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Researchers succeed in imaging quantum events

Press releases may be edited for formatting or style | August 21, 2018 Medical Devices

Until now it has been impossible to take pictures of these quantum fluctuations. They occur at very low temperatures, and many times involve physical phases which cannot be seen by a regular microscope. Though indirect evidence for their presence appears in many measurements, no one has actually seen them. But an international group led by Prof. Beena Kalisky and Prof. Aviad Frydman, from the Department of Physics and the Institute for Nanotechnology at Bar-Ilan University in Israel, has succeeded in imaging quantum fluctuations for the first time. In their experiment, published today in Nature Physics, not only were quantum fluctuations visualized, but new information about the sizes, times and distributions of quantum events was extracted.

The researchers employed a unique microscope that can operate at very low temperatures to examine a material that undergoes a quantum phase transition. This microscope, called a scanning SQUID (Superconducting QUantum Interference Device), can detect very small magnetic signals and plot a map of their location with sub-micron resolution. The microscope uses quantum phenomena to convert magnetic signals to voltage and it is an ideal tool for investigating complex phenomena at the nano-scale.

The experiment was performed by graduate student Anna Kremen who used the sensitive magnetic measurements to identify different phases in the material. At very low temperatures, close to zero, the sample was pushed towards the region where quantum behavior is expected, while the scanning SQUID microscope was used to take pictures. Remarkably, quantum bubbles appeared at random locations. They switched on and off with time or appeared sporadically at different places. We are used to this behavior of air bubbles in boiling water, but now similar bubbles can also be seen in quantum matter.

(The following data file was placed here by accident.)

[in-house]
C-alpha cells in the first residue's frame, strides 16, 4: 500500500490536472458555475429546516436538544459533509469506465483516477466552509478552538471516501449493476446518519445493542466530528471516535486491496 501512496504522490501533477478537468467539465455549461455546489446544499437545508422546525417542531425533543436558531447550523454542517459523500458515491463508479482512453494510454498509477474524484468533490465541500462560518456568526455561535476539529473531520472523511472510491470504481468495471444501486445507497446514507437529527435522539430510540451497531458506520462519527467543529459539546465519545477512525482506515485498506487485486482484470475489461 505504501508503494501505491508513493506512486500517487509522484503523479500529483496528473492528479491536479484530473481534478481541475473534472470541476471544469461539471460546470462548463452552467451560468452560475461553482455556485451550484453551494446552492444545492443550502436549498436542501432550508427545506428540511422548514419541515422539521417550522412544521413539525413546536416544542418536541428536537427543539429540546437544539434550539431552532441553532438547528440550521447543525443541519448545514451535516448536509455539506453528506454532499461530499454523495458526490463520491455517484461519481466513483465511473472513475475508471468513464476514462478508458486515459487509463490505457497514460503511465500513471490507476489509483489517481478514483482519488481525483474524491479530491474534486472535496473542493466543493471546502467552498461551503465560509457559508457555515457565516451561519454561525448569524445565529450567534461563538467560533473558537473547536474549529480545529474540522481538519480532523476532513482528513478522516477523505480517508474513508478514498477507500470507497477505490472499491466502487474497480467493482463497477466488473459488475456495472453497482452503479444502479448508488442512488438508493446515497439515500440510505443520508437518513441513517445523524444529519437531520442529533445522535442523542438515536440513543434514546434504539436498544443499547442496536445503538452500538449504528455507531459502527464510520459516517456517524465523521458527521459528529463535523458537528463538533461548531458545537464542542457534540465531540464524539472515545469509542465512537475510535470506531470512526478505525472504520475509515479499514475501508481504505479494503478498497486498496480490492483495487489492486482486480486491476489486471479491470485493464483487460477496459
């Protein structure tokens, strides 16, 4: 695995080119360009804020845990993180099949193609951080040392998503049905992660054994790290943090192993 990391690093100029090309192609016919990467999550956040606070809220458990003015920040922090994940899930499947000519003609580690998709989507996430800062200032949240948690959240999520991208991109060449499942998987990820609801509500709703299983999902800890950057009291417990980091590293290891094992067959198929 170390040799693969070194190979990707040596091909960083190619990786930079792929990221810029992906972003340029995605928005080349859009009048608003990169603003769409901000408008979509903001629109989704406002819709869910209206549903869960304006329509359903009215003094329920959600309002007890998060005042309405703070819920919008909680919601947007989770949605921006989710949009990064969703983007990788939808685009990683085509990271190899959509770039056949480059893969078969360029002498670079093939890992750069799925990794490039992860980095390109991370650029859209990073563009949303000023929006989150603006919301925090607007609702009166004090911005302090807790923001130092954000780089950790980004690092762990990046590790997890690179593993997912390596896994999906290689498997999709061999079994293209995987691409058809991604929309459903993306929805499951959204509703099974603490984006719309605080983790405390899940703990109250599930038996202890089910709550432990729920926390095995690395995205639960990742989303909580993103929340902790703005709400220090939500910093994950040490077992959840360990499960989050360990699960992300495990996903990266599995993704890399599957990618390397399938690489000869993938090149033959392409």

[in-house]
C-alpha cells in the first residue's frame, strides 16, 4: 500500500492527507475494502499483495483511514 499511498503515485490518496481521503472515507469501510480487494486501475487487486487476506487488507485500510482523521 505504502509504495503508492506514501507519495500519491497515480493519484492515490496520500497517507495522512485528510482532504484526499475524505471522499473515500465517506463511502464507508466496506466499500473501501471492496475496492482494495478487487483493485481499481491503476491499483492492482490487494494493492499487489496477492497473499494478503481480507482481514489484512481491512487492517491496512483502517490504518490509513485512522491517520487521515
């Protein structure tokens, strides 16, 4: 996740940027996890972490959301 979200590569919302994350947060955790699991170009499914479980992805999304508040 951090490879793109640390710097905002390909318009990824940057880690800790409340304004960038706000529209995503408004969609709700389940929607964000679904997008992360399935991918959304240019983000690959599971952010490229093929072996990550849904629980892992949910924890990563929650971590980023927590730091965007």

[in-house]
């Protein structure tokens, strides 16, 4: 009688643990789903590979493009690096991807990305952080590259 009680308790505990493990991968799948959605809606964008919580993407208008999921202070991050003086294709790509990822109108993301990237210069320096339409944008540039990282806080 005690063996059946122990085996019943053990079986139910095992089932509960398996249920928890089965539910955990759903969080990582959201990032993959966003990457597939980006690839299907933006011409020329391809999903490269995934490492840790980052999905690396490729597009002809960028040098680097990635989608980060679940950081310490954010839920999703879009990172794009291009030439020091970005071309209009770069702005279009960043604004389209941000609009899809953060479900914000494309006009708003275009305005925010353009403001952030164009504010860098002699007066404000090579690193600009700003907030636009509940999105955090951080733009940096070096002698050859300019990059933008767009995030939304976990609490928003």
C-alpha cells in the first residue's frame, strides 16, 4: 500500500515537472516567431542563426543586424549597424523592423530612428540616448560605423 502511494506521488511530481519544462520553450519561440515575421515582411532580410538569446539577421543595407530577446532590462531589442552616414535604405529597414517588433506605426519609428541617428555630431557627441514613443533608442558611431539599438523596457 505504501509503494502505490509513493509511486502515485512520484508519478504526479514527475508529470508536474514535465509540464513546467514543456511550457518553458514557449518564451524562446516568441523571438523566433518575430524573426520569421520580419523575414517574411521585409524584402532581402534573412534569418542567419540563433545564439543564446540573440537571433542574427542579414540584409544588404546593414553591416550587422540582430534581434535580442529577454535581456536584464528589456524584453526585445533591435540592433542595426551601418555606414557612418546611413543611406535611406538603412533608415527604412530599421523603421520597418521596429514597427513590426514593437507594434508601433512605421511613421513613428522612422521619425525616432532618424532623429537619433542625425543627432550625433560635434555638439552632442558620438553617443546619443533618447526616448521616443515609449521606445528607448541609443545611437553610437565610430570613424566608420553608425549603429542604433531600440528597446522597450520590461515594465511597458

This experiment opens a door to detailed investigations of quantum events. Images allow the extraction of physical quantities such as size, dynamics, distributions, and interactions with other phenomena. This novel ability to look at quantum fluctuations is expected to be a fundamental tool for the future development of quantum technology.

The research was supported by grants from the European Research Council, Israel Science Foundation, and the United States-Israel Binational Science Foundation.

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